Selfie Behaviour at the British Museum


It is ‘Museum Selfie’ day 2015, and I have found myself at a loose end – a very unusual occurrence. I have hit the British Museum to observe this ‘Museum Selfie’-taking behaviour first hand. I have decided to park myself in the Parthenon Gallery for 30 mins and see what happens. Will I be overwhelmed by a wave of ‘Selfie Stick’? will I witness a ‘Selfie Surge’? Or will I just get really cold standing there for half an hour?

Here are 10 quick and dirty observations on the phenomenon that is the ‘Selfie’ –

"Let me take a selfie"
“Let me take a selfie”

1- Not everyone at a museum is taking a selfie! Obvious I know, but aside from seeing a ‘selfie stick’ within 2 minutes of entering the gallery, I was really surprised how few people took a selfie in the (very short) time I was there (11.30 – 12 Wednesday 21st Jan). There were several different statues in the corner of the Parthenon Gallery I was in, that I thought were begging to be ‘selfied’, but I only counted 9 selfies from the 100 or so visitors who were there. I spent 30 minutes by the Moai – Hoa Hakananai’a – I didn’t witness a single selfie. I wandered around lots of galleries and only saw 2 selfies being taken. So perhaps not the overwhelming phenomenon we are led to believe.

Double Bubble Selfie with stick and without
Double Bubble Selfie with stick and without

2- Selfie sticks are on the rise (slowly). In the entire 3 hours or so I was in the galleries I saw a total of 6 selfie sticks. 4 of those were people visiting on their own. The rest of the visitors simply passed their camera/phone to a friend to take a pic, who needs a stick when you can have a friend instead. Selfie sticks seem to be handy if you are on your own or you have 15 friends with you who all want to get in the picture in one go. This is the first time I have seen selfie sticks at the British Museum.

3- People still use ‘old-fashioned’ cameras a lot more than you would think. This is not a generation thing, young and old use them, not everyone is using a camera phone and I only saw one iPad being used to take a picture. I also saw one person taking a small video clip of the Buddhas in the China Gallery.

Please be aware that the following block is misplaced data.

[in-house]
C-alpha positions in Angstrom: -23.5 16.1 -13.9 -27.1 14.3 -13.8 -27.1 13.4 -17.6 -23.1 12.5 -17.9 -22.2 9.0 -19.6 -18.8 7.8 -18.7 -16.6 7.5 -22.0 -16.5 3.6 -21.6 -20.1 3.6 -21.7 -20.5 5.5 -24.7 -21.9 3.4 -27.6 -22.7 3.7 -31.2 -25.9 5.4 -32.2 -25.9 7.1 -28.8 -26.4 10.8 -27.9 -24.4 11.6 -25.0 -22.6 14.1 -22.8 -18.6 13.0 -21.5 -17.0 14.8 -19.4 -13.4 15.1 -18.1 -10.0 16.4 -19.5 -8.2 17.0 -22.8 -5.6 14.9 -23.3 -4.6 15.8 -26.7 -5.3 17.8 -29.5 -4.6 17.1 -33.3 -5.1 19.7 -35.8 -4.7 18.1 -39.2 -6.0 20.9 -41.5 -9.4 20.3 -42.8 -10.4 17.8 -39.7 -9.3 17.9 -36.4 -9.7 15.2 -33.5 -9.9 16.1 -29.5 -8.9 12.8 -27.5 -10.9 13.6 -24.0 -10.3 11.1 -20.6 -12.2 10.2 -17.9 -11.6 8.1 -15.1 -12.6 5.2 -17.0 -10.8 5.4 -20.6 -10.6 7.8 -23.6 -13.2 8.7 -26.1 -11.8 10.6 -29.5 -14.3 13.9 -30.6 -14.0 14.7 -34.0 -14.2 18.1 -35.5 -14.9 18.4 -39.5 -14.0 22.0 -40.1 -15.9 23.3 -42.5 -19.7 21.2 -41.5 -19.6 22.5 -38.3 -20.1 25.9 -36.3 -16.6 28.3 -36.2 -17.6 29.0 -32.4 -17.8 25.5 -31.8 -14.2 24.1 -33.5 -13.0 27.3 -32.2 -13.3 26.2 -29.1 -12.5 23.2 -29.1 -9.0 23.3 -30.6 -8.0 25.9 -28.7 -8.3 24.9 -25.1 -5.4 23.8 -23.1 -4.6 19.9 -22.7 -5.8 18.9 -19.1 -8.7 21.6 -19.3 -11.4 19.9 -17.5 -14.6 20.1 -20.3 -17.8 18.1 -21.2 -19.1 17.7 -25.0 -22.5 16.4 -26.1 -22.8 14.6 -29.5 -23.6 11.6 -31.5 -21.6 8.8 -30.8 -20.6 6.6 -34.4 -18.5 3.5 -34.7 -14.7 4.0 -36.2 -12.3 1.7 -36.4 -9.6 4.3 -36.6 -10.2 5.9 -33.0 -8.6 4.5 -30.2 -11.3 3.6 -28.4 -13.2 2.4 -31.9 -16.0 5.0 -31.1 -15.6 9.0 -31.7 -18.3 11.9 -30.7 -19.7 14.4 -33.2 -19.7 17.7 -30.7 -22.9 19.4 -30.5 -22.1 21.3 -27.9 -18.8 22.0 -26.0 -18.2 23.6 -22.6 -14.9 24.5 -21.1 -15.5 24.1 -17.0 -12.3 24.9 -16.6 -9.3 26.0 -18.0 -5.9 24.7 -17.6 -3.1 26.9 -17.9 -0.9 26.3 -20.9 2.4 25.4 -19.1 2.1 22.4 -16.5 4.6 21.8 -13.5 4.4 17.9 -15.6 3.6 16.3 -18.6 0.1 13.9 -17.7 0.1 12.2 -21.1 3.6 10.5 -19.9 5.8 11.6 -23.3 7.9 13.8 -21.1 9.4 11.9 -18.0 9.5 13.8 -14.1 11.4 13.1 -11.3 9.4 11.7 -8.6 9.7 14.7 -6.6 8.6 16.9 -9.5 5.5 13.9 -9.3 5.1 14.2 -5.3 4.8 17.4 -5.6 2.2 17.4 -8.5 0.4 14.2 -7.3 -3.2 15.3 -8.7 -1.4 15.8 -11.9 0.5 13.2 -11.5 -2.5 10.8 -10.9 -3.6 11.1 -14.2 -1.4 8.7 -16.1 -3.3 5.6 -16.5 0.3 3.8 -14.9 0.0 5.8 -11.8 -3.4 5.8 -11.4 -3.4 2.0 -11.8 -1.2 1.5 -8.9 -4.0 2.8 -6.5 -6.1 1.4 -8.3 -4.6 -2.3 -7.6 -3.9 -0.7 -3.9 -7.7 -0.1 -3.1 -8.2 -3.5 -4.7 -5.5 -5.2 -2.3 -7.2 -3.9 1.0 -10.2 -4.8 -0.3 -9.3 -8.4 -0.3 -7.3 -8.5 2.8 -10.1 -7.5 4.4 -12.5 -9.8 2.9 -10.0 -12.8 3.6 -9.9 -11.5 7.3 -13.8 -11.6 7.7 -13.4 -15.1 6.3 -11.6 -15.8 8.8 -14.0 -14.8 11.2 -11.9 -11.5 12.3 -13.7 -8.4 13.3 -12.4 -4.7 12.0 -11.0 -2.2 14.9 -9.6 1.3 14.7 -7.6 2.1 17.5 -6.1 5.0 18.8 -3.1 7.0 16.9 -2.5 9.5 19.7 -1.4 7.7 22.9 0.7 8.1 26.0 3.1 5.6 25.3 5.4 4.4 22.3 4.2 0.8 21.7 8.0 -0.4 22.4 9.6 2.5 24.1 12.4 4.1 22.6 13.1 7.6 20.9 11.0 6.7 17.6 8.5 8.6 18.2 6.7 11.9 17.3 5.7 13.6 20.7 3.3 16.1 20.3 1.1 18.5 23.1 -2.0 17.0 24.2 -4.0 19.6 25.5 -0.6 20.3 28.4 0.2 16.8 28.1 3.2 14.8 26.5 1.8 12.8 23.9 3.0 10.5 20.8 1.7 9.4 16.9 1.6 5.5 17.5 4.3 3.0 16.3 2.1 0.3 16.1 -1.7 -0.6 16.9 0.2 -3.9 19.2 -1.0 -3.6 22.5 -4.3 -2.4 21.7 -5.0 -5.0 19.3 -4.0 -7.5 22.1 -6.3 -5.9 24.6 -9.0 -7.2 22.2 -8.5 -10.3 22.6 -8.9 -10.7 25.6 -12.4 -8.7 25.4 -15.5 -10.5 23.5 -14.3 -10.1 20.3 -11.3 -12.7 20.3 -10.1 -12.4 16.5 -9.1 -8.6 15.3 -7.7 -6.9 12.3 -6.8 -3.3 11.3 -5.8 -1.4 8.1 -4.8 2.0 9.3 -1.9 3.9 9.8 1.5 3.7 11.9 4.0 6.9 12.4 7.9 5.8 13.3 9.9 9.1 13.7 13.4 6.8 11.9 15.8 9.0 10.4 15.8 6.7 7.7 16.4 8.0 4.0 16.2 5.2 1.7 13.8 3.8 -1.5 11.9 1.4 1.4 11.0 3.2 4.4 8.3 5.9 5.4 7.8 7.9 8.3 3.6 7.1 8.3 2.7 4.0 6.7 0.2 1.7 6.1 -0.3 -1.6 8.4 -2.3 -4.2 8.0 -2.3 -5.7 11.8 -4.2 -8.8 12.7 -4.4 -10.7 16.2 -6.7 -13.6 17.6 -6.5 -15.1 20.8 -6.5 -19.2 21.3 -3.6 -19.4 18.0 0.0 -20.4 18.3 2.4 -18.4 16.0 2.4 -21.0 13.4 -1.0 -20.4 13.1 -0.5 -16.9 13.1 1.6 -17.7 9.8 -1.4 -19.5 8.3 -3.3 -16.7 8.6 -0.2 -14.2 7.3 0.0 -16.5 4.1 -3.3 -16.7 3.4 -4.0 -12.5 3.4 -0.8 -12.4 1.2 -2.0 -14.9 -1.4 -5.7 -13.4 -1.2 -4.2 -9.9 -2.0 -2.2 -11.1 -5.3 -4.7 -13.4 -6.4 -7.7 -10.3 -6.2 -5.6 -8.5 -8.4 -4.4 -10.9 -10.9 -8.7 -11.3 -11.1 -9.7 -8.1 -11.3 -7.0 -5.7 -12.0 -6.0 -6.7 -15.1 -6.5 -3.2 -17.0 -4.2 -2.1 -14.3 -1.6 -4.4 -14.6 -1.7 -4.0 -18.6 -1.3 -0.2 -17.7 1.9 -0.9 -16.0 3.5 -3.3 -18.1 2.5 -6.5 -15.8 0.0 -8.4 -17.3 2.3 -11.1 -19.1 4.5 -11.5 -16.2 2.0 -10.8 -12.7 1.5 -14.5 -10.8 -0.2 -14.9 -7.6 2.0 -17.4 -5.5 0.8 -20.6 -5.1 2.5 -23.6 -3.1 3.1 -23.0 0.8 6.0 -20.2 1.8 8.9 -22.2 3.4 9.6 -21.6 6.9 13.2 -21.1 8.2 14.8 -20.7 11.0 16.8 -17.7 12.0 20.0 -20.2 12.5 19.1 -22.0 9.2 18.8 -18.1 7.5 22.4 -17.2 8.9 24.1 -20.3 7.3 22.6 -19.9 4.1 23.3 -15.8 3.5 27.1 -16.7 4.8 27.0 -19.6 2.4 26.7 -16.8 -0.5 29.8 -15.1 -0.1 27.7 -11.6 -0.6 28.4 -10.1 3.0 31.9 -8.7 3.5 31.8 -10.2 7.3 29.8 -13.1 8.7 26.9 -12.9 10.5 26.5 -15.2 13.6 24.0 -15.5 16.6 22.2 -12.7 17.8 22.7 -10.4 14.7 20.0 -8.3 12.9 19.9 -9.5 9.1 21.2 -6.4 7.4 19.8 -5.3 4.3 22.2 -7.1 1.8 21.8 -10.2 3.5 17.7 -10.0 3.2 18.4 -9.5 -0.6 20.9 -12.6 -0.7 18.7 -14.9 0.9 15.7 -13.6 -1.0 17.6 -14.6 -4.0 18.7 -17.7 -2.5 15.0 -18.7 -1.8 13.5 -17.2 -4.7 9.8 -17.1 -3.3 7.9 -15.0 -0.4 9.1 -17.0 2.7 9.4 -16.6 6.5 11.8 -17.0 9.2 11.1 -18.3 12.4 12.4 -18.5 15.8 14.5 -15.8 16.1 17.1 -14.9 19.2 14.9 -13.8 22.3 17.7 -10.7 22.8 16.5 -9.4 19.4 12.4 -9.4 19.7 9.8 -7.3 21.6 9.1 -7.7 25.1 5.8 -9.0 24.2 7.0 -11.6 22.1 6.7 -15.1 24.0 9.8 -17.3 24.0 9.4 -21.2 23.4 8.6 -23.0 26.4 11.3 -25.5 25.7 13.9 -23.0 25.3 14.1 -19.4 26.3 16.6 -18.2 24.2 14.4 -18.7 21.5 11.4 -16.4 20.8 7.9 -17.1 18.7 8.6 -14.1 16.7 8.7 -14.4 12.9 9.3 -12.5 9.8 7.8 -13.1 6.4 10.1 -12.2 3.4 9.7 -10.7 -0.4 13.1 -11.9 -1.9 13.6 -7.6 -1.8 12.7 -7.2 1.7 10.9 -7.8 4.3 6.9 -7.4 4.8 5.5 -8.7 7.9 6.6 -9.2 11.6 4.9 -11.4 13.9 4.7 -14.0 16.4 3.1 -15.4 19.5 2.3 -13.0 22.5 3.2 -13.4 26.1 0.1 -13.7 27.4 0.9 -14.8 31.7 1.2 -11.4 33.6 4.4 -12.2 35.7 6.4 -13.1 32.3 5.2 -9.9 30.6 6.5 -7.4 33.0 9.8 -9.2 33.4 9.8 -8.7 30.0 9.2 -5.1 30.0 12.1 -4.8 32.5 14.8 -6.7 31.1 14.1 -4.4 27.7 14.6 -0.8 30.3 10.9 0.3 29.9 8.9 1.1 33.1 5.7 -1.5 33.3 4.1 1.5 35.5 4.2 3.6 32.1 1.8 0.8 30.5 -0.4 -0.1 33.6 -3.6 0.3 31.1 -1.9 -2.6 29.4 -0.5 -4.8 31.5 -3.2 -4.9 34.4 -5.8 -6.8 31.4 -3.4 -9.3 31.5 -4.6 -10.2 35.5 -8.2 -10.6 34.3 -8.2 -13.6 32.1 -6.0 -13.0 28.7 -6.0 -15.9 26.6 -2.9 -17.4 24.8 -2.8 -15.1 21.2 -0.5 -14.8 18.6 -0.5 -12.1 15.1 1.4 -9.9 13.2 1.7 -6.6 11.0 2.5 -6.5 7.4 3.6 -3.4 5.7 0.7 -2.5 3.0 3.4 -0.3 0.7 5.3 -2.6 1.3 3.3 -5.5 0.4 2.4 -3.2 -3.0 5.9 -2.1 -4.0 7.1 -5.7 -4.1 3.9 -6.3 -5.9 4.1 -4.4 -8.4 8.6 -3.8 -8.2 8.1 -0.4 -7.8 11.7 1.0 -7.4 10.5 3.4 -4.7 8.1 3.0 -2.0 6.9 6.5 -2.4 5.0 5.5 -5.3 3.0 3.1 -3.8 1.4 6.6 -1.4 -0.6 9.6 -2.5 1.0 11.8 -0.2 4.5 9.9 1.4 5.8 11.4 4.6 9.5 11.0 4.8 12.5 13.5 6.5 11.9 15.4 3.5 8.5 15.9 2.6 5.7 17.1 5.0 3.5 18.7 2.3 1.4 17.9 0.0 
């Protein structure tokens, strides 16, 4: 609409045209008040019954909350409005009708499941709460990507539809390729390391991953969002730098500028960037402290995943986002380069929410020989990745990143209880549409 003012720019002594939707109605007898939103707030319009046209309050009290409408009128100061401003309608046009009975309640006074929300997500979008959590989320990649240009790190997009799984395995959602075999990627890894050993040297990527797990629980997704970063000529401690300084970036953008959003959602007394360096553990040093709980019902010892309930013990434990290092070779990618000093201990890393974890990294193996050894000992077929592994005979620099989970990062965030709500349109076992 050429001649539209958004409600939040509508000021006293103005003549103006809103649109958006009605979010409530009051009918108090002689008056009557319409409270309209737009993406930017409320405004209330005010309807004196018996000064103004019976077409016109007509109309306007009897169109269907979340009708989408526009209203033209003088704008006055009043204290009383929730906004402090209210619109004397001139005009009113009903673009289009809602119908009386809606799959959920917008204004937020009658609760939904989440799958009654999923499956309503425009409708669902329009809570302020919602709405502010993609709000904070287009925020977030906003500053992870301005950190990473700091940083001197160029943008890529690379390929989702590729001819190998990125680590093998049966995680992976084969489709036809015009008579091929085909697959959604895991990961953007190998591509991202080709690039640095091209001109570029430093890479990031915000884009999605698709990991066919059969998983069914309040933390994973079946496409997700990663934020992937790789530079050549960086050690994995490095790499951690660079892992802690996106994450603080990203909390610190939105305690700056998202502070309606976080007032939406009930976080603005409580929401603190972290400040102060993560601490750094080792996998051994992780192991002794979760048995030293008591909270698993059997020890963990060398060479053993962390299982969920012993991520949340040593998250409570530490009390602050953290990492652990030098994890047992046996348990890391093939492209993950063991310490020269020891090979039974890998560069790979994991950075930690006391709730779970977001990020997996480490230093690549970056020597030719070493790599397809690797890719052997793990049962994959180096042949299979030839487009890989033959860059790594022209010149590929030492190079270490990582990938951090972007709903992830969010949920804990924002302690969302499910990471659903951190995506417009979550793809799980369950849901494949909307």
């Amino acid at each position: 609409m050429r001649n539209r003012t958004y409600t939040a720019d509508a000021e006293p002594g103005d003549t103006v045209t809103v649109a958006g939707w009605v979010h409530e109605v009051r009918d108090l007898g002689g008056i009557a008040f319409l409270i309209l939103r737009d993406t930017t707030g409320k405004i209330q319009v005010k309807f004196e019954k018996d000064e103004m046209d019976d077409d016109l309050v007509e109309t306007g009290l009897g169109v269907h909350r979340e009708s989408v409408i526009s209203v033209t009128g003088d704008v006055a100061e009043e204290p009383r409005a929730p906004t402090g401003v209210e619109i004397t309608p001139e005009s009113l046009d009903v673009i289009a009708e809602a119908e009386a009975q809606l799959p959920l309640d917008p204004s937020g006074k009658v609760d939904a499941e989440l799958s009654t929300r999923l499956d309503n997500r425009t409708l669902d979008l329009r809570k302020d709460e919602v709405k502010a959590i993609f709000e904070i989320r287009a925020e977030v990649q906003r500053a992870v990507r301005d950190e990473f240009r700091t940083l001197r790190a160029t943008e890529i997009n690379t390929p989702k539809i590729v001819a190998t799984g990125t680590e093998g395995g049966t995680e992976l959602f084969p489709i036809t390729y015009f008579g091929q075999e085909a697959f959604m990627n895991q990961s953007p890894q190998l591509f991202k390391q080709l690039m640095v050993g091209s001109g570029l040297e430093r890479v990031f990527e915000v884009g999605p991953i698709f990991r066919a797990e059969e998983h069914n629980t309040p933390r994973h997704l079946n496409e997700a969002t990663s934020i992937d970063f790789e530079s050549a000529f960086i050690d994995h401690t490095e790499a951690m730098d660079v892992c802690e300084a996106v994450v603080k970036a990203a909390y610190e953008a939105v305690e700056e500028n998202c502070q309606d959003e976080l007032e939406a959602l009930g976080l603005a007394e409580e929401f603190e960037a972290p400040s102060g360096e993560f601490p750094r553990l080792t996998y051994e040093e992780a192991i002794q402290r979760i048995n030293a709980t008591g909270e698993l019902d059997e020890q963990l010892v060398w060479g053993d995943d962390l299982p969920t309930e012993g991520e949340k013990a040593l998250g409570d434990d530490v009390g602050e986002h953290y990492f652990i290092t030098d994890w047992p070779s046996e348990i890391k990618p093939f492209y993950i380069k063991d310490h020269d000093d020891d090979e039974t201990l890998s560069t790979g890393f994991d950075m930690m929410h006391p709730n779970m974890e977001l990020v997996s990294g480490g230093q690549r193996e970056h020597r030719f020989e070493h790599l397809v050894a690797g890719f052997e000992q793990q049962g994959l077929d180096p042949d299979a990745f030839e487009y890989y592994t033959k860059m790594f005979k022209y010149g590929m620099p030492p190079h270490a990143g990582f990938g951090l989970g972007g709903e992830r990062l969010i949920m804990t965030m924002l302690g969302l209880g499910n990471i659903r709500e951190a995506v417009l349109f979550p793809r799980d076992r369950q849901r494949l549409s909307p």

Video in the gallery
Video in the gallery

4 – The whole selfie taking is coming from a younger dynamic, sadly I saw no-one over 25 taking a selfie. Is this just because a younger generation are more tech savvy or are the young happier to make a fool of themselves? Is the younger generation really more self-obsessed. The only ‘posing like a statue’ I saw was from a group of school kids. I have to admit I felt very self-conscious taking a selfie, perhaps the young are more care-free!

5 – The ‘profile selfie’ and ‘posing selfie (copying a stance)’ are completely different things. The ‘profile selfie’ is fairly quick, the ‘posing selfie’ takes more practice and takes up more time. Often you actually get more posing from those taking ‘traditional’ photos, passing the camera to a friend pouting/pointing at the statue then passing the camera to a friend for them to repeat all over again.

6 – Selfie taking isn’t always obvious! It was actually really hard to spot what people were taking a picture of (unless they have a selfie stick). Quite a few people were taking ‘artie’ selfies of the gallery behind them not the sculpture in front. Selfie taking isn’t always an obtrusive process.

I really want to see someone selfie this pose!
I really want to see someone selfie this pose!

7 – Photo taking in general varies massively – there are those who literally walk up take a snap and walk away, they spend no more time looking at the object other than to take the picture. Then there are those who take multiple pictures from every angle and spend time focusing in on particular parts of the object. There are those who bend backwards/forwards, get down on their knees to take pictures. There there are those who just want to take picture of their friends/family next to the object. You can’t generalise about why and how people take pictures. One lady with a selfie stick only took picture of herself with objects in the background which I have to say I found a little odd after the first 10 or so.